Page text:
As for me, I’m still intent on Rio. I had a hip operation in April and fingers crossed for a solid year’s build-up out in Arizona at the World Athletics Centre where my husband, Ricky, is now the endurance coach. As I lost my funding in Britain we had to sell our house to go and train there. That’s my base now and my goal is to make it to the start-line of the 2016 Olympic 1500m. I don’t know if it will be a clean race. I just really, really hope so.


This article was written by Lisa Dobriskey.


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5 thoughts on “‘I Feel Sheer Disgust At What Had Been Allowed To Happen’ – Lisa Dobriskey

  • 5th August 2015 at 8:29 am

    Some sport athletes are honest and train without substances like medicines pills injections ect. Some athletes want to become famous by cheating. Be honest and competing fair. I am also a runner. Dope test cant lie.

  • 5th August 2015 at 9:32 am

    There are certain nations which don’t exactly discourage underhand tactics amd cheating. The only thing they care about is heir athletes winning and making thw nation ‘look good’. They go very quiet when their athletes are later found to have been doping. There is no level playing field while the IAAF refuse to investigate cheats and encourage many clean athletes to go down the dope road because they feel it’s the only way that they can compete. The sport is being ruined to protect reputations. I love athletics and have done since the 1980s but I know that for as logn as I have been watching and competing, athletes have been cheating. I’m not sure if it is worse now than in the early days. I’ve been turned off many sports because of the way that cheating has infected them. I’m not sure how much longer I can stay involved with athletics as more and more woeful tales of doping emerge. It’s a sad time for the sport and it leaves a very bitter taste for those who have remained loyal to it for so long.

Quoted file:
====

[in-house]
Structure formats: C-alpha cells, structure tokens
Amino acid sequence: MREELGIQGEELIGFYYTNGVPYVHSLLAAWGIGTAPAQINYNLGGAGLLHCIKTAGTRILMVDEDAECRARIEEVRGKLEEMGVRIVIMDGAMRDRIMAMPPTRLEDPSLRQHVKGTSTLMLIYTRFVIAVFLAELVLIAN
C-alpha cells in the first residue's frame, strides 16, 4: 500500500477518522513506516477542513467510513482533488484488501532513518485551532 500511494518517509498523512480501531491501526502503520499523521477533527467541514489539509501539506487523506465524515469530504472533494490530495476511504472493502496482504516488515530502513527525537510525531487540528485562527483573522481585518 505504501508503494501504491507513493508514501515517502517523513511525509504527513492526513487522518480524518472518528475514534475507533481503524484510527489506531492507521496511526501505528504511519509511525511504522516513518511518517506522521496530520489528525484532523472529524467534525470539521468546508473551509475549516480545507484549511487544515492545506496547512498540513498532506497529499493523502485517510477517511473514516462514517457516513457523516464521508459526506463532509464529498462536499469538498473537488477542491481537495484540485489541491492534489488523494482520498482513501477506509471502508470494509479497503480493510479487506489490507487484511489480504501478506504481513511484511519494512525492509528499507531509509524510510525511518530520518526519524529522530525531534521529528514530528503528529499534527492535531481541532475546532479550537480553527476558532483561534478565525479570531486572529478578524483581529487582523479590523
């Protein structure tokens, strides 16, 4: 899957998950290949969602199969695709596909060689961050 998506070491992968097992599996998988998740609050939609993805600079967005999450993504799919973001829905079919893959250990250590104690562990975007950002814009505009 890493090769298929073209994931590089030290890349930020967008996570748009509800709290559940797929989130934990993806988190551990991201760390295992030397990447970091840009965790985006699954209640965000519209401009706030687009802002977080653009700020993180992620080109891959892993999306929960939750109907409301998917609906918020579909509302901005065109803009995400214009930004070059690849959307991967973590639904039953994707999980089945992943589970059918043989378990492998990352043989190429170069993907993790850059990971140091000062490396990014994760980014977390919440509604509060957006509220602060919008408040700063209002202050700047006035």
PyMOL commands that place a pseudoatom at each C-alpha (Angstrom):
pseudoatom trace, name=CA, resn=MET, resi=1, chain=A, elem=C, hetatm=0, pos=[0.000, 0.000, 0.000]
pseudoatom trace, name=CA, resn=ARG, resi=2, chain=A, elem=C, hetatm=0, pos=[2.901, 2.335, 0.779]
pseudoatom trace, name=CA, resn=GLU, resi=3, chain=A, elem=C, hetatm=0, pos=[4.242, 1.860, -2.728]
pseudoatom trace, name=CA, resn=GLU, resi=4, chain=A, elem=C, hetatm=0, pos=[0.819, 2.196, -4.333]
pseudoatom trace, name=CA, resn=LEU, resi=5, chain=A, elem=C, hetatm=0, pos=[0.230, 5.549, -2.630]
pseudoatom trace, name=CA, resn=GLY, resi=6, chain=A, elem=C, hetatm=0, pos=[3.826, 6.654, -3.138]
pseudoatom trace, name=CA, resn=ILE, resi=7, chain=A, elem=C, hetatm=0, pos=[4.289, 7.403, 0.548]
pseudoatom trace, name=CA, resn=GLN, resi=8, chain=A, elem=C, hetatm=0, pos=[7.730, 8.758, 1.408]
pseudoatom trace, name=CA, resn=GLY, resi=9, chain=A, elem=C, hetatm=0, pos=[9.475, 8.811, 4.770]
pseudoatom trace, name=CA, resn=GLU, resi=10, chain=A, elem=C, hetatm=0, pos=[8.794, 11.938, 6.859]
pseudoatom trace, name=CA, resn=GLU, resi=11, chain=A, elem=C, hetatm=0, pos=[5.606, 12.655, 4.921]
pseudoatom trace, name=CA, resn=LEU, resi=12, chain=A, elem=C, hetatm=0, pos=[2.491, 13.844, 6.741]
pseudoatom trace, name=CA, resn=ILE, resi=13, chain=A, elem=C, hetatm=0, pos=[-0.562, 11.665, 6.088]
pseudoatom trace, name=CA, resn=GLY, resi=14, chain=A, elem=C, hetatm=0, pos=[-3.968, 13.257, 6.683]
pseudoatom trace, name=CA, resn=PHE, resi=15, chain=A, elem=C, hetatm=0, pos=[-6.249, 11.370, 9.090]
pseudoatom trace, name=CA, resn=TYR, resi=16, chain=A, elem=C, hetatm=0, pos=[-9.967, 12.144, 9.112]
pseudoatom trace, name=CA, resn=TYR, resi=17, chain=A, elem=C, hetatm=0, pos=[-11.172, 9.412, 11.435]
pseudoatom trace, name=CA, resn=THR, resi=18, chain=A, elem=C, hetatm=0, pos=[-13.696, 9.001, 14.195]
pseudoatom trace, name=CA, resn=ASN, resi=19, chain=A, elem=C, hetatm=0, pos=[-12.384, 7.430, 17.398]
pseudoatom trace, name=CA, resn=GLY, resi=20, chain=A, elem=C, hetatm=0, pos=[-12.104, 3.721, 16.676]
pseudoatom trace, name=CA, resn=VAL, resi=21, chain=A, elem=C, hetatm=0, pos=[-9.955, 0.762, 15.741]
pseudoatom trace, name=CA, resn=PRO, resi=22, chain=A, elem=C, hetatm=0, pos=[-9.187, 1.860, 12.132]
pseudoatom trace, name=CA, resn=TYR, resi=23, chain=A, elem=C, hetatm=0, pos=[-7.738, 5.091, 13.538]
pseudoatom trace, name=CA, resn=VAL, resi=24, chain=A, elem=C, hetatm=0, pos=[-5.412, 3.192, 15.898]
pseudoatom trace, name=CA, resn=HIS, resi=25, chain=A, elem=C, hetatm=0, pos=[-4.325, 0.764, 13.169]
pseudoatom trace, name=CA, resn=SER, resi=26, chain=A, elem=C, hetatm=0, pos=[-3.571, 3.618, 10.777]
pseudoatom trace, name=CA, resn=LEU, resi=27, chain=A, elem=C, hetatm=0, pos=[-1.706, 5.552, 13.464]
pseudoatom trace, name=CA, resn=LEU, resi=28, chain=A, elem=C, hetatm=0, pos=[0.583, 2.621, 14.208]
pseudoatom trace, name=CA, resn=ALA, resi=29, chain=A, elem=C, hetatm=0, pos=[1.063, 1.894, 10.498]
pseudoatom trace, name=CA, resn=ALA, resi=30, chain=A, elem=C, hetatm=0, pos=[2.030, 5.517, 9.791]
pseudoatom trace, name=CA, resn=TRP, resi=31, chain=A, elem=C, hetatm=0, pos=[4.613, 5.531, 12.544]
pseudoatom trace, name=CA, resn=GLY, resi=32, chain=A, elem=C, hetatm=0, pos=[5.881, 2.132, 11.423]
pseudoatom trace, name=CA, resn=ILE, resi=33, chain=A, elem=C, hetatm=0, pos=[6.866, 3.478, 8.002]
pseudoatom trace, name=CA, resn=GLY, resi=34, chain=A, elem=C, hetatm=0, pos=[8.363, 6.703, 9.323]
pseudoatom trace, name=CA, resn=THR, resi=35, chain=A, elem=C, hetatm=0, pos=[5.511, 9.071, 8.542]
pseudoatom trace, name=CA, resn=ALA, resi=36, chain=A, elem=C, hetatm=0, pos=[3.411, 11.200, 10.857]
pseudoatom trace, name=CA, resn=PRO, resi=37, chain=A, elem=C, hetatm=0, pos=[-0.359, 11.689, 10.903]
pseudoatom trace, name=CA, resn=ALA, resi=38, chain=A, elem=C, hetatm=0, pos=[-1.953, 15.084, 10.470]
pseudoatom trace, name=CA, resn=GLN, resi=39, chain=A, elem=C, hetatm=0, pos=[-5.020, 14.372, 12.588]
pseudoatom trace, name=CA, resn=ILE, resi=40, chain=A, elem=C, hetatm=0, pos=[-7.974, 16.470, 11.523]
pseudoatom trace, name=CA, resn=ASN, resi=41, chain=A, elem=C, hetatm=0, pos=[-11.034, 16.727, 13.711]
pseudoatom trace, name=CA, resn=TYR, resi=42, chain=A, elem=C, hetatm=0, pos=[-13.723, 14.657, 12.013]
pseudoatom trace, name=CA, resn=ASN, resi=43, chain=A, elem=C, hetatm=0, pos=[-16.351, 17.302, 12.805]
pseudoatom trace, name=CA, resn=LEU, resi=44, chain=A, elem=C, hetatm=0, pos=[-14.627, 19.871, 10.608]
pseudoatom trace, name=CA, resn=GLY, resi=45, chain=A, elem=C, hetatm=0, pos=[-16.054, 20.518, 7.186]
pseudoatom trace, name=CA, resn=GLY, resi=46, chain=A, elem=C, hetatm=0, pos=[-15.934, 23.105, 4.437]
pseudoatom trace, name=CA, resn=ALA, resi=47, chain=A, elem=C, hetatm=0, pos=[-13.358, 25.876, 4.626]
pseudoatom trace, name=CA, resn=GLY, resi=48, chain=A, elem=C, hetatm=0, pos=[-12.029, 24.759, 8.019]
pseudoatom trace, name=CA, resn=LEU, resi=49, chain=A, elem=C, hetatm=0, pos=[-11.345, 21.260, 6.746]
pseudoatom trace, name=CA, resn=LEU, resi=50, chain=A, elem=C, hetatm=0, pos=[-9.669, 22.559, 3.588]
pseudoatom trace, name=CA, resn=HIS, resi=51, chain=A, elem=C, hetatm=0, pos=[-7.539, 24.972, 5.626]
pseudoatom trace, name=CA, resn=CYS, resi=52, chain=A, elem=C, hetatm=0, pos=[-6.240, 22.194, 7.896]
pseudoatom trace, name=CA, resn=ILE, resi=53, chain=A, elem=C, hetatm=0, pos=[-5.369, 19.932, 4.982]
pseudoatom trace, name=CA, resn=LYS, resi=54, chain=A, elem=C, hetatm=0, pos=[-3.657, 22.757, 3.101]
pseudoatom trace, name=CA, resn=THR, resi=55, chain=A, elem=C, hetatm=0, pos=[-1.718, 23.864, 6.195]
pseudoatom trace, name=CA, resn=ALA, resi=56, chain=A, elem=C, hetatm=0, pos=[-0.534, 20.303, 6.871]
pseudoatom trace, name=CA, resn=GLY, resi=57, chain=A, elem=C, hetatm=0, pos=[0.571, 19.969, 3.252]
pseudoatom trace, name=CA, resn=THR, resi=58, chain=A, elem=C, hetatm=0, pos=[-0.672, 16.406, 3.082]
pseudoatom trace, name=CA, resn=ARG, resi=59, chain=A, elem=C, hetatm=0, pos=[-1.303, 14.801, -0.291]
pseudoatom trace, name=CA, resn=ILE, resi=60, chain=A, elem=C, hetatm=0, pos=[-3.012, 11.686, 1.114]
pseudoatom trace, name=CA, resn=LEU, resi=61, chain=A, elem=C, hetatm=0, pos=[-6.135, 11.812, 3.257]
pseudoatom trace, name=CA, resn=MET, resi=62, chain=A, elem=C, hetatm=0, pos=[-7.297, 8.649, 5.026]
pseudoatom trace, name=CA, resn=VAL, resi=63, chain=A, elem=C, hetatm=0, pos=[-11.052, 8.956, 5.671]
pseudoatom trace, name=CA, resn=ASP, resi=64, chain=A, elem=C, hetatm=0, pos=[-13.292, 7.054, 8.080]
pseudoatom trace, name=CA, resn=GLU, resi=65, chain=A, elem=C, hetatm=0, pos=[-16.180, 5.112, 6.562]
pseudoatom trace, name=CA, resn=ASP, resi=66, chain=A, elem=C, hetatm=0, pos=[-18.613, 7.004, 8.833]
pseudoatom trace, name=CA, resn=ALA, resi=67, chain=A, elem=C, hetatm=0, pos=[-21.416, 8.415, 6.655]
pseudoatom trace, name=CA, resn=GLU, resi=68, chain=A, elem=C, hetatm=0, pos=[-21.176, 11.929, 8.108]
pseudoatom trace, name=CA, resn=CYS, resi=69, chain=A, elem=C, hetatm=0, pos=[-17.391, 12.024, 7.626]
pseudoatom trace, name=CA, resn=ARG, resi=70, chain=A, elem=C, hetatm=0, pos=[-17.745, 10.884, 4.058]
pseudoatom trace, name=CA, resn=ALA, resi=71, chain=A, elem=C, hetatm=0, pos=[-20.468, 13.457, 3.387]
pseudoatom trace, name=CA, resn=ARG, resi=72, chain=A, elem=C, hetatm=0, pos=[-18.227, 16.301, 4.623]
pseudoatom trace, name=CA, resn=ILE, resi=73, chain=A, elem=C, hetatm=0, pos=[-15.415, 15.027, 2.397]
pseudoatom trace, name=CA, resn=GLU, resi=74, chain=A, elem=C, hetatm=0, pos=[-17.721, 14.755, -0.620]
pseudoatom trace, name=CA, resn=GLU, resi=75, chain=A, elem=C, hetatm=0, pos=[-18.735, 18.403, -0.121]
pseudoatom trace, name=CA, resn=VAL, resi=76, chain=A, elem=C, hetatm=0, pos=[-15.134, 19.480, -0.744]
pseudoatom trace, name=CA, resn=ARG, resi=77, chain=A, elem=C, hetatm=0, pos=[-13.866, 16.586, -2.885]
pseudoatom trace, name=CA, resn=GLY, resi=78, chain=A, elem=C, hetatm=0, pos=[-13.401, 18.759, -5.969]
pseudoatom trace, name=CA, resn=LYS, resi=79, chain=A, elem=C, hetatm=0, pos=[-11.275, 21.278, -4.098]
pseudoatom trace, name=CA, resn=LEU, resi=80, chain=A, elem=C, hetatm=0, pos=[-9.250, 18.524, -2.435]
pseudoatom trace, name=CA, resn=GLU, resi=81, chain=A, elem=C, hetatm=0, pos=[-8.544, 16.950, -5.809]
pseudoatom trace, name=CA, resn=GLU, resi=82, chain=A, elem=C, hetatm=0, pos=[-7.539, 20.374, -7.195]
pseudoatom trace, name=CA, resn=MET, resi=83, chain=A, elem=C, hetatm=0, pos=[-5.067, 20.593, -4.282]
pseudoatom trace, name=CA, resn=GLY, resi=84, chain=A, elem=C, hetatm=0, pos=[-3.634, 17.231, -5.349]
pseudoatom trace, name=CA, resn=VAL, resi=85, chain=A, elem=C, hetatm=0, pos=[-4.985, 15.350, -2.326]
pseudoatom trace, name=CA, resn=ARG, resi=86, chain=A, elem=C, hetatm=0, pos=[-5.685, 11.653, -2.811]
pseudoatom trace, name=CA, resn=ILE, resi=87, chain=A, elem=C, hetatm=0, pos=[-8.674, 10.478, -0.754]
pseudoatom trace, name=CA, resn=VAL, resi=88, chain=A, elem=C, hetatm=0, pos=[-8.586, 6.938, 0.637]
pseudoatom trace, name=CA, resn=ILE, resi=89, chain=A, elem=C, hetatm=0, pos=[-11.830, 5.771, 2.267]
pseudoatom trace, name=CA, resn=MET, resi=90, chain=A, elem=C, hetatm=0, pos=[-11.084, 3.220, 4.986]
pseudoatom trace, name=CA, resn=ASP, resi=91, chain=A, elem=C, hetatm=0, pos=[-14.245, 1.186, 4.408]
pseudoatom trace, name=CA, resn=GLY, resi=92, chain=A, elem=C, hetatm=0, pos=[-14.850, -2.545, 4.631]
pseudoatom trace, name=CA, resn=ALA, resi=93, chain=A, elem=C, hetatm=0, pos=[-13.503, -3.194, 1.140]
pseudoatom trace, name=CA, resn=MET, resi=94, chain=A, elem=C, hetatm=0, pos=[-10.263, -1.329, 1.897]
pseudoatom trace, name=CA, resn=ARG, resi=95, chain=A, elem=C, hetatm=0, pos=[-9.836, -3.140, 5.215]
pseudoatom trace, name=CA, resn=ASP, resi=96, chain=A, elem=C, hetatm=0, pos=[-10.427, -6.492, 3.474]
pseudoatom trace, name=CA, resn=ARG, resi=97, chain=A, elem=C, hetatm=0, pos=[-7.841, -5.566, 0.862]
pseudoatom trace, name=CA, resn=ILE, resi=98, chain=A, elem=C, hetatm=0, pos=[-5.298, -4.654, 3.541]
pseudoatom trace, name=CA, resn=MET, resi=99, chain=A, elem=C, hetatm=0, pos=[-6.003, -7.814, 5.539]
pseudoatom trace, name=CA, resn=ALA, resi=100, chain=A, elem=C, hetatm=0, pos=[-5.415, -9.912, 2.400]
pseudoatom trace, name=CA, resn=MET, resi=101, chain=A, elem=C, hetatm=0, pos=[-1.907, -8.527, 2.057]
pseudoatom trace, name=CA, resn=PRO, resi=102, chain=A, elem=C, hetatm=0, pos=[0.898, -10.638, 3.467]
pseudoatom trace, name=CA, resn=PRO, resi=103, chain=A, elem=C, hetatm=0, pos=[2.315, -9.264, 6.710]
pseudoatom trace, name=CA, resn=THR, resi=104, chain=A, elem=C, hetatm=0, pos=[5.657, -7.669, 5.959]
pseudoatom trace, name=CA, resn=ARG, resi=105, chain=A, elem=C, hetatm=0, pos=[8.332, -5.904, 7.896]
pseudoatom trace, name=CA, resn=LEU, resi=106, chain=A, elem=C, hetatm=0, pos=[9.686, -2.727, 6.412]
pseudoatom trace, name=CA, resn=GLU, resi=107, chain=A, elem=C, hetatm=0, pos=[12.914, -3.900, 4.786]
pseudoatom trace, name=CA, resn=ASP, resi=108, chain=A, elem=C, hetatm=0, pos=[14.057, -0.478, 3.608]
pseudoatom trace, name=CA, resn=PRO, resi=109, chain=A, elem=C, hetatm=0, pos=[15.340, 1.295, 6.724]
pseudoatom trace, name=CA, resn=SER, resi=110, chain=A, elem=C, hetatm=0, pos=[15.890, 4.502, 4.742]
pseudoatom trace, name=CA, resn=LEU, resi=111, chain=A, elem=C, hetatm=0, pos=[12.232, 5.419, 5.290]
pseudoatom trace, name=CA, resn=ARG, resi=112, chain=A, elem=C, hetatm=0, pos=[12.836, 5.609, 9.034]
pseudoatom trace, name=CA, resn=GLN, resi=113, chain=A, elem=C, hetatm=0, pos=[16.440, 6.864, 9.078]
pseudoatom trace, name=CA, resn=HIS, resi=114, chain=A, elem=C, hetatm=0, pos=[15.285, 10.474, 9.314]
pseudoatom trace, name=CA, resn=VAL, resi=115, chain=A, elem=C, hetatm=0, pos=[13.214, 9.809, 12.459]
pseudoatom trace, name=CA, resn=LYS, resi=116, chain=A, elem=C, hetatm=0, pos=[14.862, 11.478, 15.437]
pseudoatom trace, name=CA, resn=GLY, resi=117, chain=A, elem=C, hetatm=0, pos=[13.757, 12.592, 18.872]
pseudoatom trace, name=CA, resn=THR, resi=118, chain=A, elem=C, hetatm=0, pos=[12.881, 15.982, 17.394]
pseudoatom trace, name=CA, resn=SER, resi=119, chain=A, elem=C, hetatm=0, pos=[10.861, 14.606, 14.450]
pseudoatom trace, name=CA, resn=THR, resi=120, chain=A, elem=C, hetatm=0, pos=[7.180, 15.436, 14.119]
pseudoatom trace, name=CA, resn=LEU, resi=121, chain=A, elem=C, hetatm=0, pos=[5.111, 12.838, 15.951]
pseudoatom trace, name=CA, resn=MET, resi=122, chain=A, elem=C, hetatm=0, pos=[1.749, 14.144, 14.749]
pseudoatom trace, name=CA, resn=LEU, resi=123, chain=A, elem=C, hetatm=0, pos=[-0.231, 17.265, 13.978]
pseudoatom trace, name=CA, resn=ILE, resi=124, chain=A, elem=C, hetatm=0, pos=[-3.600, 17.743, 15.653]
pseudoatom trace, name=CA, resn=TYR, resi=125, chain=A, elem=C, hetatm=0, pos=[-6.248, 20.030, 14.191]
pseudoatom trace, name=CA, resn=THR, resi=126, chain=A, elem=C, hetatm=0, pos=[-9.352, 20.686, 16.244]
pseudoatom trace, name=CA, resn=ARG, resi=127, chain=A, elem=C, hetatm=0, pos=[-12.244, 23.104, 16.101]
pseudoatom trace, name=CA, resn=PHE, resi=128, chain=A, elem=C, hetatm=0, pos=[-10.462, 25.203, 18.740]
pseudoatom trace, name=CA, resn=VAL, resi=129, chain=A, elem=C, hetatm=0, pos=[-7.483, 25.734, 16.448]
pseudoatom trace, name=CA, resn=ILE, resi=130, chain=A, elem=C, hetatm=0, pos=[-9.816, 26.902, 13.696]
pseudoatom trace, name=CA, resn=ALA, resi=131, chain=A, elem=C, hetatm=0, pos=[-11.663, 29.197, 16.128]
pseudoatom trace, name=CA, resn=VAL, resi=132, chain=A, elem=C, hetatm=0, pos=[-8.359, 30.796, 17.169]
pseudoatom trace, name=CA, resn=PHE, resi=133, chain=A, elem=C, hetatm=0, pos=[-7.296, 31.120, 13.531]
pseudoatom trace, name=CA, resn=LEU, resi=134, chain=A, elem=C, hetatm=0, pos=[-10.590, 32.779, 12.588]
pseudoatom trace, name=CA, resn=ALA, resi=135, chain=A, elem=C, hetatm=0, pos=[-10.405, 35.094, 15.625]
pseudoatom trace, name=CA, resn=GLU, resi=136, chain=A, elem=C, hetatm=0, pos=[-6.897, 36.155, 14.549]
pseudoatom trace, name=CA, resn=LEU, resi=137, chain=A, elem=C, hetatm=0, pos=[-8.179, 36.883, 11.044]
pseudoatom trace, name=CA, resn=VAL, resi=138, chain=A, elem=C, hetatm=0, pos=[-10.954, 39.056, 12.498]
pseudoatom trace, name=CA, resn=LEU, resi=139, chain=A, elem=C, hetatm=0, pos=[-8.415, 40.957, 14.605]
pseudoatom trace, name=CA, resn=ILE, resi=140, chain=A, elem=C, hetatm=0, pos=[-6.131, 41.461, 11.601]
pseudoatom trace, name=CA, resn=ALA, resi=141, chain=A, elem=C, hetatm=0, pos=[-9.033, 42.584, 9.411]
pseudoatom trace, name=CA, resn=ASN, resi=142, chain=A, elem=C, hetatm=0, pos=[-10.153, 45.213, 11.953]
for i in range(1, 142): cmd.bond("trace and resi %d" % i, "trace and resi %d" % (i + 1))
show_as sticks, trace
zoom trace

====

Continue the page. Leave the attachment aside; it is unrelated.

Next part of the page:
• 5th August 2015 at 8:15 pm

    It’s refreshing to read this and pleasing to know that there are clean athletes out there. One has to ask where are the Values of the athletes and the administrators (the coaches and agents could be guilty too)? As you say it is fraud (Millions of Dollars are being earned illegitimately by the Drug Cheats). Let’s hope this is a wake up call to the powers that be, otherwise either the spectators and/or the youth will become disillusioned and that will be a sad day for the sport of athletics.